Phoenix Behind the county hospital's tall cinderblock walls, a 27-year-old tuberculosis patient sits in a jail cell equipped with a ventilation system that keeps germs from escaping.
Robert Daniels has been locked up indefinitely, perhaps for the rest of his life, since last July. But he has not been charged with a crime. Instead, he suffers from an extensively drug-resistant strain of tuberculosis, or XDR-TB. It is considered virtually untreatable.
County health authorities obtained a court order to lock him up as a danger to the public because he failed to take precautions to avoid infecting others. Specifically, he said he did not heed doctors' instructions to wear a mask in public.
"I'm being treated worse than an inmate," Daniels said in a telephone interview with The Associated Press last month. "I'm all alone. Four walls. Even the door to my room has been locked. I haven't seen my reflection in months."
Though Daniels' confinement is extremely rare, health experts say it is a situation that U.S. public health officials may have to confront more and more because of the spread of drug-resistant TB and the emergence of diseases such as SARS and avian flu in this increasingly interconnected world.
"Even though the rate of TB in the U.S. is at the lowest ever this last year, we live in a globalized world where, if anything emerges anywhere, it could come to our country right away," said Mark Harrington, executive director of the Treatment Action Group, an American advocacy group.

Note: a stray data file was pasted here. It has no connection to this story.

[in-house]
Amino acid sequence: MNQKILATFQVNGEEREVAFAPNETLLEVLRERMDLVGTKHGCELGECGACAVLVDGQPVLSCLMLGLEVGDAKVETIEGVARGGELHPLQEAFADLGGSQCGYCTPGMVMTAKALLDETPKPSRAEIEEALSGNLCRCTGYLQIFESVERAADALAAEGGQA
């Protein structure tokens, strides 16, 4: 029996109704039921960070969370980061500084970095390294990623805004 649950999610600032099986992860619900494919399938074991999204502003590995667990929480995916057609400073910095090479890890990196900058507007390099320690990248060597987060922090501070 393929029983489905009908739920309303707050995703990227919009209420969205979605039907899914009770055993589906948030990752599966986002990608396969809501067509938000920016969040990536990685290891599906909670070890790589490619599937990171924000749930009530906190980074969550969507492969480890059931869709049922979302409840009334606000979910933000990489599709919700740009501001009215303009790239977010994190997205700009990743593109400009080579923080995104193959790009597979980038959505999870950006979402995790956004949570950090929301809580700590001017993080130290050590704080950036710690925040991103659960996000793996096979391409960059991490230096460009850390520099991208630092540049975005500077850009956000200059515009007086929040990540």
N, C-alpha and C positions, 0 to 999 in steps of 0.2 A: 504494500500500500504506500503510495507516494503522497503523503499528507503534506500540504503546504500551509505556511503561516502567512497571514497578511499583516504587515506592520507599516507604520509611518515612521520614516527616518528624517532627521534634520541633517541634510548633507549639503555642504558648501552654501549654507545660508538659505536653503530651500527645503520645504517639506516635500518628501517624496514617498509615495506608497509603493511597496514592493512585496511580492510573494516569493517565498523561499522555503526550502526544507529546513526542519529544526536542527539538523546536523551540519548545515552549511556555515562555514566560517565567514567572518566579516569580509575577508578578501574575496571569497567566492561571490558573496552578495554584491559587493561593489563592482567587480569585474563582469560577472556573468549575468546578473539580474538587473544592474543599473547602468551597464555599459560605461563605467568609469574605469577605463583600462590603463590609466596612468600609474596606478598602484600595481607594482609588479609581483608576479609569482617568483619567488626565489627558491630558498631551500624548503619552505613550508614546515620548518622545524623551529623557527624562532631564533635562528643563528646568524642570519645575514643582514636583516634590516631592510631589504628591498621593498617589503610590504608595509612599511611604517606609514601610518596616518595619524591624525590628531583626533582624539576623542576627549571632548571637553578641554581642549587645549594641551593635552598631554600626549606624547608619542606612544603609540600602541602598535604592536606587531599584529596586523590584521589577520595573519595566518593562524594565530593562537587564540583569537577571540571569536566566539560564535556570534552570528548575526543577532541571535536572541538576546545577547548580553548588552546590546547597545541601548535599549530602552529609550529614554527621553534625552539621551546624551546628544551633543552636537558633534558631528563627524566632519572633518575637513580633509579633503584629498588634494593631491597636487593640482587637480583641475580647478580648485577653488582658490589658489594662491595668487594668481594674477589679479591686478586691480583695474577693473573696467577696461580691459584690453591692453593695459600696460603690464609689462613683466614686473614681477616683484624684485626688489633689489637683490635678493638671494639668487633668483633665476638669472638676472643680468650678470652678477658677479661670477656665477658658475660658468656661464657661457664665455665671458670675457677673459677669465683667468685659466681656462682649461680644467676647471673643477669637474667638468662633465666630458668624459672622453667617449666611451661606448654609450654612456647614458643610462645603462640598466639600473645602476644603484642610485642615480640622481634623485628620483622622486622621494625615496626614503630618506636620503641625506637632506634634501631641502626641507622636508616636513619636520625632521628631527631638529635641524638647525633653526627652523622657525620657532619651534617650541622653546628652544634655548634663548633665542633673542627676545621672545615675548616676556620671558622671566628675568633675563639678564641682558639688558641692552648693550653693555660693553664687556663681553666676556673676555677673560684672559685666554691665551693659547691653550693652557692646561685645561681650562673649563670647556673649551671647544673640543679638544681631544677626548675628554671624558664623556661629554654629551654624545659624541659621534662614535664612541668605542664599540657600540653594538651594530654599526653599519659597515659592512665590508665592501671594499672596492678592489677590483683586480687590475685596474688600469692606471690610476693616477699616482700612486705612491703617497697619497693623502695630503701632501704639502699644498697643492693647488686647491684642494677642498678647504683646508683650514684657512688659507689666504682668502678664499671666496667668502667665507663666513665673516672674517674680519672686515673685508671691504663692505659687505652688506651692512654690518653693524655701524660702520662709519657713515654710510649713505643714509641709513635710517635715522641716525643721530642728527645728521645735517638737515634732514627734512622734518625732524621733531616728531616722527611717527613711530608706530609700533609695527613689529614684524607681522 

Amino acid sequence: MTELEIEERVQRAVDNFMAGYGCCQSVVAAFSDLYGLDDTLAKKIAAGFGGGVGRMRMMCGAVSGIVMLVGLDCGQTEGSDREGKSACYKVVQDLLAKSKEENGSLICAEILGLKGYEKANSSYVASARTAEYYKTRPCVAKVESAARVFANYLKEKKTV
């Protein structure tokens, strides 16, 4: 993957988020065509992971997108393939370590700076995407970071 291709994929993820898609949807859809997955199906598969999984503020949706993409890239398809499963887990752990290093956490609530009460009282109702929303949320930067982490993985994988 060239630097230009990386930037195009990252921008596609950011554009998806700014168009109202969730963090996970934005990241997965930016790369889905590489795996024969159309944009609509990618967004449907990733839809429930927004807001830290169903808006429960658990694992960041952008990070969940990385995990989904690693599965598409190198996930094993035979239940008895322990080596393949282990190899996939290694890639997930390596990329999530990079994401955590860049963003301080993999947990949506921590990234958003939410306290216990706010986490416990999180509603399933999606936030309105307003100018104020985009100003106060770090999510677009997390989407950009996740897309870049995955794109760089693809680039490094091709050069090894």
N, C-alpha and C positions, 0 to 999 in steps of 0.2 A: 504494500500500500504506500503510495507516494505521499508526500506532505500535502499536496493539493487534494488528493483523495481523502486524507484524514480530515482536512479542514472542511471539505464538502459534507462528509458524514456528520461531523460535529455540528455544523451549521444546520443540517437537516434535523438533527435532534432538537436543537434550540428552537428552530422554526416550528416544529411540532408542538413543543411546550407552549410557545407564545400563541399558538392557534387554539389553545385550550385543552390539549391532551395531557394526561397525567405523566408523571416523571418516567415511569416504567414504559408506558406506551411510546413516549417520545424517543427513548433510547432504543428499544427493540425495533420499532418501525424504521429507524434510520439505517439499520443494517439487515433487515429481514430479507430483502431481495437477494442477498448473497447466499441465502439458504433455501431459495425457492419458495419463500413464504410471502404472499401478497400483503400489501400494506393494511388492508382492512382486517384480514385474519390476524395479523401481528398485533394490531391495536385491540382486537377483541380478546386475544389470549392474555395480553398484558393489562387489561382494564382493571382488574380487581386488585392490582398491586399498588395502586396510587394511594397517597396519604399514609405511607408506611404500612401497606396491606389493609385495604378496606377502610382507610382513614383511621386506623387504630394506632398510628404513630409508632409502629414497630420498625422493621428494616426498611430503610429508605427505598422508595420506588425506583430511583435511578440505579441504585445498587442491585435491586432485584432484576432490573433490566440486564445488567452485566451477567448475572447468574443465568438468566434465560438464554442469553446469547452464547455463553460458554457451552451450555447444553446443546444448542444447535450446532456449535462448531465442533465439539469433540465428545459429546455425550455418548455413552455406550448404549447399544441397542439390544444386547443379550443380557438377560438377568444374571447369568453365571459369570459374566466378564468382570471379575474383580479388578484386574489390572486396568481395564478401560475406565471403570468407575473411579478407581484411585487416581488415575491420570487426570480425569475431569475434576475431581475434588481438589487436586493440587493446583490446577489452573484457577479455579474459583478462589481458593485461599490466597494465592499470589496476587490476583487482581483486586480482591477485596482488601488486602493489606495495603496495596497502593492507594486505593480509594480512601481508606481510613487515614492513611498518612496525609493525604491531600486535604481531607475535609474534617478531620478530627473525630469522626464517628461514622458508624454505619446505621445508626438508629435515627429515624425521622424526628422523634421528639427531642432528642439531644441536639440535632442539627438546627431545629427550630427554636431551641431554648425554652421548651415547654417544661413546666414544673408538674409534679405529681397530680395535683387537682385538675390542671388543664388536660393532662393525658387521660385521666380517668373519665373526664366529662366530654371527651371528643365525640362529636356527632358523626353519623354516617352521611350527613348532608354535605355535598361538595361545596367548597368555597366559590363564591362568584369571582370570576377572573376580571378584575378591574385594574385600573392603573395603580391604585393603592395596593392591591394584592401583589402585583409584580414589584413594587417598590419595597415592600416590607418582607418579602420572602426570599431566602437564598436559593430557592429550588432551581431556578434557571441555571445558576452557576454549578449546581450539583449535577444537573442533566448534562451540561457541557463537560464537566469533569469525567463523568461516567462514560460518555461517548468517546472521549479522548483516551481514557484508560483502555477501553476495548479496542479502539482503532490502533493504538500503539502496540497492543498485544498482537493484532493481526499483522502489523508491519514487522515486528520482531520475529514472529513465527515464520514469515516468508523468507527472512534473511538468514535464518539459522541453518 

The World Health Organization warned last year of the emergence of extensively drug-resistant TB. The new strain, which has been found throughout the world, including pockets of the former Soviet Union and Asia, is resistant not only to the first line of TB drugs but to some second-line antibiotics as well.
HIV patients with weakened immune systems are especially susceptible. In South Africa, WHO reported that 52 of 53 HIV patients died within an average of 25 days after it was discovered they also had XDR-TB.
How to deal with people infected with the new strain is a matter of debate.
Dr. Ross Upshur, director of the Joint Centre for Bioethics at the University of Toronto, said authorities should detain people with drug-resistant tuberculosis if they are uncooperative.
"We're on the verge of taking what was a curable disease, one of the best known diseases in human endeavors, and making it incurable," Upshur said.
But a paper Upshur co-wrote on the issue in a medical journal earlier this year has been strongly criticized.
"Involuntary detention should really be your last resort," Harrington said. "There's a danger that we'll end up blaming the victim."
In the United States, which had a total of 13,767 reported cases of tuberculosis in 2006, public health authorities only rarely have put TB patients under lock and key.
Texas has placed 17 tuberculosis patients into an involuntary quarantine facility this year in San Antonio. Public health authorities in California said they have no TB patients in custody this year, though four were detained there last year.